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The free investor

Are you free to always act in your own interest? Or is someone else controlling you?

The free investor

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No one likes a free person. All institutions (or other forms of organisation) want the people they deal with to be subject to their guidance and even control. Does that sound like something a guru would say? Well, if it does, that's not a surprise because Osho said something like this many times.

However, the question you will have is why I am talking about this. What does it have to do with personal finance investing? As you will see, a lot. I'll rephrase the above statement to fit personal finance better. None of the businesses through whom you invest likes a free person. They all want you to be subject to their guidance and control. If you were to decide freely how you should manage your investments and insurance, and take decisions based solely on that, then these people will make only a fair amount of money out of your actions. And then, if many people emulated you and started doing the same, many businesses would either have to shut down or radically change how they do business.

So what would this free person do? Very little, as it turns out. For protection, the free person would buy no other type of insurance except term. For investment, they would choose a small handful of diversified funds through their direct plans, start investing regularly and then hardly ever change anything. This person would end up maximising their own benefit and minimising the benefit of the various entities that provide and intermediate their financial services. By that, I mean, of course, that a relatively larger part of the money that their money generates would reach their own bank accounts.

Such a person would have no interest in fancy new investment ideas, intermediaries who pretend to give advice, insurance policies which hardly have any insurance, and all the new-fangled investment types that emerge far too often. The free person would prefer the silent strength of steady growth over the cacophony of constant market fluctuations. Their strategy would be patient, disciplined, and inherently simple - it would allow them to sleep soundly at night, with the knowledge that their money is working quietly in the background, accumulating value through the inexorable power of compounding.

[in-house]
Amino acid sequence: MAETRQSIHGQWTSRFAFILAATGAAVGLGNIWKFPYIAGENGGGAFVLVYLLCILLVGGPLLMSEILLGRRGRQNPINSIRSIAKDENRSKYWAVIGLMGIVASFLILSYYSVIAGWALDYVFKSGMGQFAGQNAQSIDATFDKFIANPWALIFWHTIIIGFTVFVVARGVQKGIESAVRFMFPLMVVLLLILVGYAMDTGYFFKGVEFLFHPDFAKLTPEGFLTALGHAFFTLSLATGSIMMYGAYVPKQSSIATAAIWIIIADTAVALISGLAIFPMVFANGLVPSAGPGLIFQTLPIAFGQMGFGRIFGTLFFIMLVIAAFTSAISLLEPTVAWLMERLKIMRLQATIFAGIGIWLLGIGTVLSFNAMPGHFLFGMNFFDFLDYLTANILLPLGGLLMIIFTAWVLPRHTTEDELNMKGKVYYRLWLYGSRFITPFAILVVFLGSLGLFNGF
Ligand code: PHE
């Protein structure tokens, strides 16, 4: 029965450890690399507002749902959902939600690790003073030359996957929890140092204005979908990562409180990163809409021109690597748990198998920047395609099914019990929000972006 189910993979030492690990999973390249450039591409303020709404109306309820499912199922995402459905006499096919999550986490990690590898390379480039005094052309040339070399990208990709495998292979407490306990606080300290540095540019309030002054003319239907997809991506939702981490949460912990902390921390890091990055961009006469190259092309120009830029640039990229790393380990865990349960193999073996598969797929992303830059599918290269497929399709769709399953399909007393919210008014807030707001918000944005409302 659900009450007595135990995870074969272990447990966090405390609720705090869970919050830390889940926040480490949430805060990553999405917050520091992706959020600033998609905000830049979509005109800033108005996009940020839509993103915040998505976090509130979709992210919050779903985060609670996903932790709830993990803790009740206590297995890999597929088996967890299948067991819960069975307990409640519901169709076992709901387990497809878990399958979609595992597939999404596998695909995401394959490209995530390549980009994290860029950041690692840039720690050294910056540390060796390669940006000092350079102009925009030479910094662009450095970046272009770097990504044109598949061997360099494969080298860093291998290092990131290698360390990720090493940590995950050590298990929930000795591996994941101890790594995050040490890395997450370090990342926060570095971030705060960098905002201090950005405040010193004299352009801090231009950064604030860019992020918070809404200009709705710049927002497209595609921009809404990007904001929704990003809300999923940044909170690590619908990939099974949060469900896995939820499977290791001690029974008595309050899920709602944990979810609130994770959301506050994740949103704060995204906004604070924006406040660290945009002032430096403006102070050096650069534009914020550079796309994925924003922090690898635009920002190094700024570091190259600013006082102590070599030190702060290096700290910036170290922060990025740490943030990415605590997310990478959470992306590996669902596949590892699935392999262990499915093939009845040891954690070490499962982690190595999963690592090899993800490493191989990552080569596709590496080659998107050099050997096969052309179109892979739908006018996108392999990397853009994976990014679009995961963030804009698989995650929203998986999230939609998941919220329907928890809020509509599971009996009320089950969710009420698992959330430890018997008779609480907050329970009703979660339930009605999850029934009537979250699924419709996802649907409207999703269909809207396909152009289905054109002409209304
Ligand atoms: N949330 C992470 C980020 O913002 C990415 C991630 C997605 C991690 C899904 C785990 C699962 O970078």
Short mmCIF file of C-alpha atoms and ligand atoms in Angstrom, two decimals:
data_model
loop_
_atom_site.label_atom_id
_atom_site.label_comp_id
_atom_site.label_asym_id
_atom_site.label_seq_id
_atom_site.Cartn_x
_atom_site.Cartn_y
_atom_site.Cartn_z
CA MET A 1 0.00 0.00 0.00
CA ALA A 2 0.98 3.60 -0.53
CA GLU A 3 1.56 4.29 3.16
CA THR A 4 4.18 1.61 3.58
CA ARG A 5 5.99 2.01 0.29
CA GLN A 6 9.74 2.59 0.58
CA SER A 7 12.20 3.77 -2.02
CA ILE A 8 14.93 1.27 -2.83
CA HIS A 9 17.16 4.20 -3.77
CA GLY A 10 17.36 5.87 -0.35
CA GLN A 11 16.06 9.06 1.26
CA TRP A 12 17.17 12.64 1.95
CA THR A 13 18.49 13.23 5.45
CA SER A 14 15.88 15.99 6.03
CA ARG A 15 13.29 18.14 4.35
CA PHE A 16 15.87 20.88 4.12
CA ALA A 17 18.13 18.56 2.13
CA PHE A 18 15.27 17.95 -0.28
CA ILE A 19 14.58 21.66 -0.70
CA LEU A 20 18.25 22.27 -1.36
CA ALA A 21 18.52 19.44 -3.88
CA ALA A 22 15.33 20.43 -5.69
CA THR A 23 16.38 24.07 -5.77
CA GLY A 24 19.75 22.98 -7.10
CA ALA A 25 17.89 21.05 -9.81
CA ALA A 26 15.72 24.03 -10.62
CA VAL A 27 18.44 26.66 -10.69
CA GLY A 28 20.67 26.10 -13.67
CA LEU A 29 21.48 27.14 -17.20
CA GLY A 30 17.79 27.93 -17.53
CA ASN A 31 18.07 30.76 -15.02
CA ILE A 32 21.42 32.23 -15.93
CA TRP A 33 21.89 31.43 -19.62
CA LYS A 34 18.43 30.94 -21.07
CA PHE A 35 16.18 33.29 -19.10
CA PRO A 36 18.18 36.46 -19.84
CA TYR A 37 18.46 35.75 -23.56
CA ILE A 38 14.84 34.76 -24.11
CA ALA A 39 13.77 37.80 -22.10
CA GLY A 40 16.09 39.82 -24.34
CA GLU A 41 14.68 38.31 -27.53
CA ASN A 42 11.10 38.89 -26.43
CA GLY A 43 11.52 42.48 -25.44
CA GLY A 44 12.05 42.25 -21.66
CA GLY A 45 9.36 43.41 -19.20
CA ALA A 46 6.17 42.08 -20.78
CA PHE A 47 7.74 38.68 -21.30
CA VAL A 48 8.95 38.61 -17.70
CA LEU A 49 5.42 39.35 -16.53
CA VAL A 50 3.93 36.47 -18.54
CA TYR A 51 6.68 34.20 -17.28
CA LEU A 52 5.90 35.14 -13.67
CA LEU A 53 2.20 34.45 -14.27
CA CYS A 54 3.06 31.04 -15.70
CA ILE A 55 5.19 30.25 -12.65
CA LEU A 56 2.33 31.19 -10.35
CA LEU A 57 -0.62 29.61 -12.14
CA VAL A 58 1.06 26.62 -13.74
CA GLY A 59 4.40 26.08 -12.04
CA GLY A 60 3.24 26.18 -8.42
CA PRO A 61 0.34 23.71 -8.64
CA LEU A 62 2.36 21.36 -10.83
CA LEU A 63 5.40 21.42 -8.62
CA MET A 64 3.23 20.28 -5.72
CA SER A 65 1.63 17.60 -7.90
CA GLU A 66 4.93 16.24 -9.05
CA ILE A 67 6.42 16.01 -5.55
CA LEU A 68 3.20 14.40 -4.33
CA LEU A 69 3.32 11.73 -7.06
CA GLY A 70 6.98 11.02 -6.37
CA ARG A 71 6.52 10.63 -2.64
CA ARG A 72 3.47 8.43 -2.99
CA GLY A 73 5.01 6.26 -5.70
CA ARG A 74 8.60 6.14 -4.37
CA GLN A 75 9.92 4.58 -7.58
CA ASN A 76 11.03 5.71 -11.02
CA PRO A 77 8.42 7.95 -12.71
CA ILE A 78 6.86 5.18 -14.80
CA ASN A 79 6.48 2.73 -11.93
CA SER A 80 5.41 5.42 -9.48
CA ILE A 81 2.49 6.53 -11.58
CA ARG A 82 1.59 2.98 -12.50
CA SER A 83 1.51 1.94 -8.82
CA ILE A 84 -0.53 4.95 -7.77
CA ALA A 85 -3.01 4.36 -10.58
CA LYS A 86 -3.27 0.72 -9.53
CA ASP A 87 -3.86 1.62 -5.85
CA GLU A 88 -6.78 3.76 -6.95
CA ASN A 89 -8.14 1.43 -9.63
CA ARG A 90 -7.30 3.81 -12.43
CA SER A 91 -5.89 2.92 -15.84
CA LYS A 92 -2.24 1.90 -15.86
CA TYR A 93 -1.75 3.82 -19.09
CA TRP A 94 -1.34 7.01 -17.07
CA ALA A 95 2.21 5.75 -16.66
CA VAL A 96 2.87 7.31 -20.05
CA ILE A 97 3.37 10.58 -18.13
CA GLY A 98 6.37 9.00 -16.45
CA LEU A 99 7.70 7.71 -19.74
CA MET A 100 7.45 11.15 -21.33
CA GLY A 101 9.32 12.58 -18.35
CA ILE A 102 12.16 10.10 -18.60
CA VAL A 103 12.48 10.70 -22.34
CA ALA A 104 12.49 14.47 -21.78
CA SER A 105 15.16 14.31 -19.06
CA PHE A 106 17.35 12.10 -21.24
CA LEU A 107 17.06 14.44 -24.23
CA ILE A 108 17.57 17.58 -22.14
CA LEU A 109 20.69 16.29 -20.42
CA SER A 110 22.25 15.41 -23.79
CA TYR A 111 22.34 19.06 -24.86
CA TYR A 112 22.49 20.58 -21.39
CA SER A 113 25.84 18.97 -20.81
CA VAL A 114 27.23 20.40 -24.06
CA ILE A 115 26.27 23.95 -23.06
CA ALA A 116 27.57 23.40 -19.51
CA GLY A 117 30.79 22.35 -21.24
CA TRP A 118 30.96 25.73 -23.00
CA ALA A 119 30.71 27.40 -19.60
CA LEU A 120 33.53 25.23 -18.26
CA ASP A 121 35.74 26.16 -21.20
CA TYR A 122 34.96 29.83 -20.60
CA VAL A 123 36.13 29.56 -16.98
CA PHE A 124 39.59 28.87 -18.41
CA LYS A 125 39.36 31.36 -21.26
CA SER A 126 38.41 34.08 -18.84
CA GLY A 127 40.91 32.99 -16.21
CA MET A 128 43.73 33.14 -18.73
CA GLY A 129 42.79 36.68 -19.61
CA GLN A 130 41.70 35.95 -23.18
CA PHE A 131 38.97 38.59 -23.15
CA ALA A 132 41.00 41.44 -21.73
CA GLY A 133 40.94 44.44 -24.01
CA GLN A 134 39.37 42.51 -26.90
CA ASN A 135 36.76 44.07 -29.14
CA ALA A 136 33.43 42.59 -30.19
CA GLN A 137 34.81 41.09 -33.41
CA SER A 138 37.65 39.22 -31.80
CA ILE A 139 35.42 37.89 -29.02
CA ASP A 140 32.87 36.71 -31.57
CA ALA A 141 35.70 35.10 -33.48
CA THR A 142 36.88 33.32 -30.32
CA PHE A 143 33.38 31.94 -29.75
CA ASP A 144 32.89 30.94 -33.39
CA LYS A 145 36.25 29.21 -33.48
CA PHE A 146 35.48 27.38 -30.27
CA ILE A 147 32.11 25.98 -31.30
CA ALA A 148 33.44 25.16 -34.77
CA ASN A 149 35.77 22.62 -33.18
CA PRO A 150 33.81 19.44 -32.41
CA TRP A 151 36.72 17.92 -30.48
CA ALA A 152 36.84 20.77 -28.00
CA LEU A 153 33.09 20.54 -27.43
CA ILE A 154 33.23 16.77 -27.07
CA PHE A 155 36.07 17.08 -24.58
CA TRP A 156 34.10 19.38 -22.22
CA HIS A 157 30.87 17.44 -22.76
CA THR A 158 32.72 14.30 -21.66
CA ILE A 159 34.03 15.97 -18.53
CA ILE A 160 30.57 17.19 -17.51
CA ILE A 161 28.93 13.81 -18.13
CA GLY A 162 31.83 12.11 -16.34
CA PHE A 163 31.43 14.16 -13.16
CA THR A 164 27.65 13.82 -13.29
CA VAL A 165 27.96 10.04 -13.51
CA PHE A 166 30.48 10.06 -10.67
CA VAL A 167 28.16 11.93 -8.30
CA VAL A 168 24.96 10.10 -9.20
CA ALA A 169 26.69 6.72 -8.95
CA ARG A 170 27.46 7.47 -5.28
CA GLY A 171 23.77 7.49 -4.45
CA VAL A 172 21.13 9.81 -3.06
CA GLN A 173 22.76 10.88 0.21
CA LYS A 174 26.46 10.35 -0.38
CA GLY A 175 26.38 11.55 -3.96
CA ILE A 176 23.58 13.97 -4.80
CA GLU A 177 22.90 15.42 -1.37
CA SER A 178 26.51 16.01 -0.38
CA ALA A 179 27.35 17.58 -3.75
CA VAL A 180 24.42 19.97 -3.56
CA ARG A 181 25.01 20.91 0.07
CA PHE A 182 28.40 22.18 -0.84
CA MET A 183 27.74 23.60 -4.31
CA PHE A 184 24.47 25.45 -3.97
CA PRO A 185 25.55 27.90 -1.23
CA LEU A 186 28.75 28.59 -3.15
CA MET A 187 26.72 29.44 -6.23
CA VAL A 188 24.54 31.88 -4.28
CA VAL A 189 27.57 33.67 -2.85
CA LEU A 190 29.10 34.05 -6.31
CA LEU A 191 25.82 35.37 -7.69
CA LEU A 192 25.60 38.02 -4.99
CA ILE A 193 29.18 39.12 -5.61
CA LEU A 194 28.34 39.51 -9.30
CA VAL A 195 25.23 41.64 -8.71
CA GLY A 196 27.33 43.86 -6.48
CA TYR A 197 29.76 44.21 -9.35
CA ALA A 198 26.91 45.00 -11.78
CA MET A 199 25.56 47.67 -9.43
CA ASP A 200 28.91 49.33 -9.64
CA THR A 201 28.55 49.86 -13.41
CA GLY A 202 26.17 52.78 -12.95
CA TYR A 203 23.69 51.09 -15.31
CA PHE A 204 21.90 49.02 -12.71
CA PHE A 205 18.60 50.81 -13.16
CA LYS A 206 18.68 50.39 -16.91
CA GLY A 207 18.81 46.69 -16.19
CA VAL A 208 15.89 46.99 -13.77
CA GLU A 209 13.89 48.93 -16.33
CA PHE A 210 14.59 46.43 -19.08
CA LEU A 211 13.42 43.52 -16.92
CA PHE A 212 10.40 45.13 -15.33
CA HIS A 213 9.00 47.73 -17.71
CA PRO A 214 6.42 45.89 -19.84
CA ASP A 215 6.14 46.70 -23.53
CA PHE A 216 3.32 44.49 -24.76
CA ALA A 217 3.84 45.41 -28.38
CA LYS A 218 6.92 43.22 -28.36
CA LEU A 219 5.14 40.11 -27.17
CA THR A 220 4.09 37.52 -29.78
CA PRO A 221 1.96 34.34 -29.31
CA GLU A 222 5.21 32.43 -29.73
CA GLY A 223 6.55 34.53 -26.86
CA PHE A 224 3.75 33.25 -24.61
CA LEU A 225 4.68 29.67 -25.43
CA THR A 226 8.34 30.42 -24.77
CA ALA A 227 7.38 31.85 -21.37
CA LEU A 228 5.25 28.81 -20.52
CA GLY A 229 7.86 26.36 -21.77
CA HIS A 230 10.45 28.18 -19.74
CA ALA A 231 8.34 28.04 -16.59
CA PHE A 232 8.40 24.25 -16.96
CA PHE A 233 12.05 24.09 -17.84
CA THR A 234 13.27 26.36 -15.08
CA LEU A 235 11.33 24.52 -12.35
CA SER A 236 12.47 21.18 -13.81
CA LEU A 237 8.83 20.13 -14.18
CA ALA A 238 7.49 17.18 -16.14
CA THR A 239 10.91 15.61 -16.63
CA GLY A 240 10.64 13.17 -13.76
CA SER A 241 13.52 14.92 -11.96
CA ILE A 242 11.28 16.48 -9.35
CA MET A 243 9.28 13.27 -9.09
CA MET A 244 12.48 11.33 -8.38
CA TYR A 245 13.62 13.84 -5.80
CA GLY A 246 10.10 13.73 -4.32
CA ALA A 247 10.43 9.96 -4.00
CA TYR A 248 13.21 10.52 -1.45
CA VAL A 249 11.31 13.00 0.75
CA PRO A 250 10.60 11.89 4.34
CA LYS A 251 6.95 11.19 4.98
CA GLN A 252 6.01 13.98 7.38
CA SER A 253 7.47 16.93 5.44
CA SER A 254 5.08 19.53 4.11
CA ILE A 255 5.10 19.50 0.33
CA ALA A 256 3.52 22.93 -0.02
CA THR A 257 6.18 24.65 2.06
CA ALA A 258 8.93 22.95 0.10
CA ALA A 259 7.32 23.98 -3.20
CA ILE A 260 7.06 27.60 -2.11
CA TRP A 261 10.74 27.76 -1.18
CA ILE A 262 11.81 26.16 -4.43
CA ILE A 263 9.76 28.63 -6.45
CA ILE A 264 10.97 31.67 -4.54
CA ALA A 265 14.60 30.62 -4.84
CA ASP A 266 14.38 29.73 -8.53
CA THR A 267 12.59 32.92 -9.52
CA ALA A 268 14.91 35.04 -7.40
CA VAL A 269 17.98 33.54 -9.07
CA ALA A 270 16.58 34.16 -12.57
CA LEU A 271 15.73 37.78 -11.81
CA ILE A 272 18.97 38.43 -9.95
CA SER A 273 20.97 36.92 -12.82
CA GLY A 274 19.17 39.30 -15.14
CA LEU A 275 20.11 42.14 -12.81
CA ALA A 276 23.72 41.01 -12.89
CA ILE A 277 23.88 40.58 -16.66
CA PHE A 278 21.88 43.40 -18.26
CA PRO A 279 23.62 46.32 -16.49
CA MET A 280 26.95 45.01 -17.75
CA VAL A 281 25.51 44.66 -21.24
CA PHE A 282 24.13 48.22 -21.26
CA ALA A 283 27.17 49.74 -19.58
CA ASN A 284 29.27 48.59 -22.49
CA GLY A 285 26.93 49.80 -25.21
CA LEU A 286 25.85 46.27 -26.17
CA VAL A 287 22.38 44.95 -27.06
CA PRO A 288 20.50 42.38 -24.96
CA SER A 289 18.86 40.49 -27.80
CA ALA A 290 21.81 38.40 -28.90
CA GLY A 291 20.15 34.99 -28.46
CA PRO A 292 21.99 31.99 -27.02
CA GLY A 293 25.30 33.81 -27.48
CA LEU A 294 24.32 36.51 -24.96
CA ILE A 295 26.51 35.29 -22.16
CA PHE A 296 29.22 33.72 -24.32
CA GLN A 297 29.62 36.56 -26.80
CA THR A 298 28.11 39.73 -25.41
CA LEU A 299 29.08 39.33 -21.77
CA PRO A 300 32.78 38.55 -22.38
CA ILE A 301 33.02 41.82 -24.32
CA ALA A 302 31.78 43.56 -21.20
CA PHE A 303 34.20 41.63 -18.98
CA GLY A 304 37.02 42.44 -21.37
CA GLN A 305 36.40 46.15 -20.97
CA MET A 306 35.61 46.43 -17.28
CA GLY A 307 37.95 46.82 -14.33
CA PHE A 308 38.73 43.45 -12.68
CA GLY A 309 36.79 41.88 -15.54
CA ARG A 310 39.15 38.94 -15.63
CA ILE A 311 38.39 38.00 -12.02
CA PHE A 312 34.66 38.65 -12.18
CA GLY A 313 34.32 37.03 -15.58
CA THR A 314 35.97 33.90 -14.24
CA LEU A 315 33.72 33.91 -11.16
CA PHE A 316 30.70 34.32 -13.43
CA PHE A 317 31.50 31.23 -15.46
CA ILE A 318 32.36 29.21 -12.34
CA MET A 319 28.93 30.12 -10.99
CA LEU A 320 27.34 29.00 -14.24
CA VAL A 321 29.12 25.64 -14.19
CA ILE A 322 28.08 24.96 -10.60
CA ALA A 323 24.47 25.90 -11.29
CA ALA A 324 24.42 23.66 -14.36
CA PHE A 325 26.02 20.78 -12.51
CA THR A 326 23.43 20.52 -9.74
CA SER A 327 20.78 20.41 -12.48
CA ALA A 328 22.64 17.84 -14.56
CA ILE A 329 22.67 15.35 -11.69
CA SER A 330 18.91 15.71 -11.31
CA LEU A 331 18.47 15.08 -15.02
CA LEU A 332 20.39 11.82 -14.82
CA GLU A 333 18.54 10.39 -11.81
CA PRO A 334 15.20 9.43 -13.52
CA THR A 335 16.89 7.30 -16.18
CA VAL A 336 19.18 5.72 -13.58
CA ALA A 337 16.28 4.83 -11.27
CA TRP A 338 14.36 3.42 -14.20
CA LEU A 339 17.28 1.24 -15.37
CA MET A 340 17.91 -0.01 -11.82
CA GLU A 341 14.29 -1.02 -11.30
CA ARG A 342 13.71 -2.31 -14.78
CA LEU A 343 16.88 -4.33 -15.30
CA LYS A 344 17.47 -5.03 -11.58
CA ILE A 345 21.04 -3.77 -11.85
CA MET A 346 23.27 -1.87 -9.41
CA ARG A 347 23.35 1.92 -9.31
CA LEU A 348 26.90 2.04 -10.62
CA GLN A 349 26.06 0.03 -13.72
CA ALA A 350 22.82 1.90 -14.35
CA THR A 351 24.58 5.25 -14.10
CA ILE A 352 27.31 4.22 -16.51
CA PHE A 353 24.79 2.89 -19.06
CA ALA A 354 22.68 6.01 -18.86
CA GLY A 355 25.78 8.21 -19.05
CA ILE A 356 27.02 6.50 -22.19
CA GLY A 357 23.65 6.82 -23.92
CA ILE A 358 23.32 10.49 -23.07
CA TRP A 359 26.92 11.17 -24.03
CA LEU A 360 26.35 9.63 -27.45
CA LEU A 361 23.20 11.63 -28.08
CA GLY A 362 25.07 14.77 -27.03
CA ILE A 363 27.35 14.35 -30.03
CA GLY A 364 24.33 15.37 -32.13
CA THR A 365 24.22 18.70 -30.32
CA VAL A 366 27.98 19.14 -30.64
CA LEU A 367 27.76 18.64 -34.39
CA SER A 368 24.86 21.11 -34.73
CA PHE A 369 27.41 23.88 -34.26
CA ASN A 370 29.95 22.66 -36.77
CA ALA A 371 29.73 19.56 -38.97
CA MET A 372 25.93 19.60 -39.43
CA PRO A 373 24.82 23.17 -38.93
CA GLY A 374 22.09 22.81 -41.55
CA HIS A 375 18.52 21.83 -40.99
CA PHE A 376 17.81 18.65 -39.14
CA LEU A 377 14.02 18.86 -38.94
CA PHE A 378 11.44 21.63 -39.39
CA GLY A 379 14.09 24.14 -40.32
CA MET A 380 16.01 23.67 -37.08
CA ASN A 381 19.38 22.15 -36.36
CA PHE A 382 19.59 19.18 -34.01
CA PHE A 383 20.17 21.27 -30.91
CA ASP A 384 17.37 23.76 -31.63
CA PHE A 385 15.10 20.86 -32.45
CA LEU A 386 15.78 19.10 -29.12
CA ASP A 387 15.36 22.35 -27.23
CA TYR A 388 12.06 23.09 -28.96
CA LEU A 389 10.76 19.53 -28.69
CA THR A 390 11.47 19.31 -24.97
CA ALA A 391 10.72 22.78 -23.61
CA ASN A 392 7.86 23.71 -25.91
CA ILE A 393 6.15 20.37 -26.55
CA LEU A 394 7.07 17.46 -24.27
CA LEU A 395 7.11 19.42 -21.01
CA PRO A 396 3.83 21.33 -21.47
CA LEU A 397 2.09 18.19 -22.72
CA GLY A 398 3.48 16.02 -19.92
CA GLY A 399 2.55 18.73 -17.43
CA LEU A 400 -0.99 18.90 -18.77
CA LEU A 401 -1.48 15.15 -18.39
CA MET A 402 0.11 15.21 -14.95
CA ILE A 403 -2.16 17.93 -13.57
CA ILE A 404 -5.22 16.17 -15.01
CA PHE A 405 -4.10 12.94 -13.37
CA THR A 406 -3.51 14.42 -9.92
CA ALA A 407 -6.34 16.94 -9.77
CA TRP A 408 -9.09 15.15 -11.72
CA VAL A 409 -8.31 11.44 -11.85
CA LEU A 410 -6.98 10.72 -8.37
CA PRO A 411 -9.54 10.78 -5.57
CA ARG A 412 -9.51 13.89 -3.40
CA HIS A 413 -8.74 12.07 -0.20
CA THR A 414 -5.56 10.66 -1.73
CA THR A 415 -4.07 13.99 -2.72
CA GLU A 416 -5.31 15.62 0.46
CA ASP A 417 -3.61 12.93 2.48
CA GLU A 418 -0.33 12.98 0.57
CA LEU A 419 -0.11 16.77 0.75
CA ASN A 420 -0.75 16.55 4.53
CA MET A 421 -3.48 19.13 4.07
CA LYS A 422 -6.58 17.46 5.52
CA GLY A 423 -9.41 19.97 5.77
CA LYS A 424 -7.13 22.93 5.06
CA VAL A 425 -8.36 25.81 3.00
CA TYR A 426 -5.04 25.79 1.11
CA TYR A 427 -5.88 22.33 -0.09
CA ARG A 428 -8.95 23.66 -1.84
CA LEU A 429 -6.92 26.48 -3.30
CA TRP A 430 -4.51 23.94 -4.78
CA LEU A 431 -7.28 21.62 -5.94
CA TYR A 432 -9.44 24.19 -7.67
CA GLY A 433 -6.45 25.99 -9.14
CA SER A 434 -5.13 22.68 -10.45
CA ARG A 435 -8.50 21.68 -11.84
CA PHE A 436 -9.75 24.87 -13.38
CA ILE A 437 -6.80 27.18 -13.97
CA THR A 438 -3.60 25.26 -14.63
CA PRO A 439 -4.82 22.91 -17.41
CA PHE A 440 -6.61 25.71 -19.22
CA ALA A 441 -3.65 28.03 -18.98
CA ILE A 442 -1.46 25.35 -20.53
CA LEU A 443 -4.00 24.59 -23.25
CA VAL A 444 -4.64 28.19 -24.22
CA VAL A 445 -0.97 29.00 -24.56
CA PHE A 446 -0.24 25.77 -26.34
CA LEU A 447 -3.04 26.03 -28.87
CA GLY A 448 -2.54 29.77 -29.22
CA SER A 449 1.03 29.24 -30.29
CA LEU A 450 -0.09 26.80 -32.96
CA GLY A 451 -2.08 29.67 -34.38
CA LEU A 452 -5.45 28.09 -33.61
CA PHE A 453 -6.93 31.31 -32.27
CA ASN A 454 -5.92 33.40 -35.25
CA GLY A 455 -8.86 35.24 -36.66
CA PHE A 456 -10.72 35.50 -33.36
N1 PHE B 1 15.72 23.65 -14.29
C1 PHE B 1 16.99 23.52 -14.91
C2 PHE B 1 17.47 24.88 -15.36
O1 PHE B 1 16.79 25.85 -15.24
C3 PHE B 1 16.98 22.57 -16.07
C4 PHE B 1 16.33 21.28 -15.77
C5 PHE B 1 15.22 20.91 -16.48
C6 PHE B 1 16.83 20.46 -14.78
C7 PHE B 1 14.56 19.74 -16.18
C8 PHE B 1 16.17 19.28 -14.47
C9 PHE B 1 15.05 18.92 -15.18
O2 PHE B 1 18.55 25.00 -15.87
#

One of the prerequisites for attaining this calm state is understanding what's going on. This is not a general motherhood statement. There's a specific issue here: that savers and investors need to understand how things work. Banking, insurance, stock markets and mutual funds look like black boxes to most of us. Therefore, we often don't recognise the motivations and goals of the people we are dealing with. Without a mental model of how things work, one can't deal with problems that arise. I read somewhere that when a car doesn't start upon turning the ignition key, most drivers turn it harder, putting more pressure on it. Subconsciously, they feel that the turn of the key starts the engine, whereas the key is just an electric switch. It's like pushing a light switch harder to try and make a bulb brighter. You can stumble through things if you don't understand them, but you can never understand them or solve any problems.

For most of us, personal finance services are a hard thing to form a mental model of, certainly harder than cars. If we understand exactly how a service works, who the provider is, who the seller is, how they make money and how they will try to make more money from us, and especially where you fit into their scheme of things, only then can we make better decisions. It's unfortunate, but the person or organisation on the other side should be treated as an adversary.

If you need to be free to act in your own interest and free from being manipulated into acting in someone else's interest, then this has to be done. It's the price of freedom.

Suggested read: Stay boring, make money

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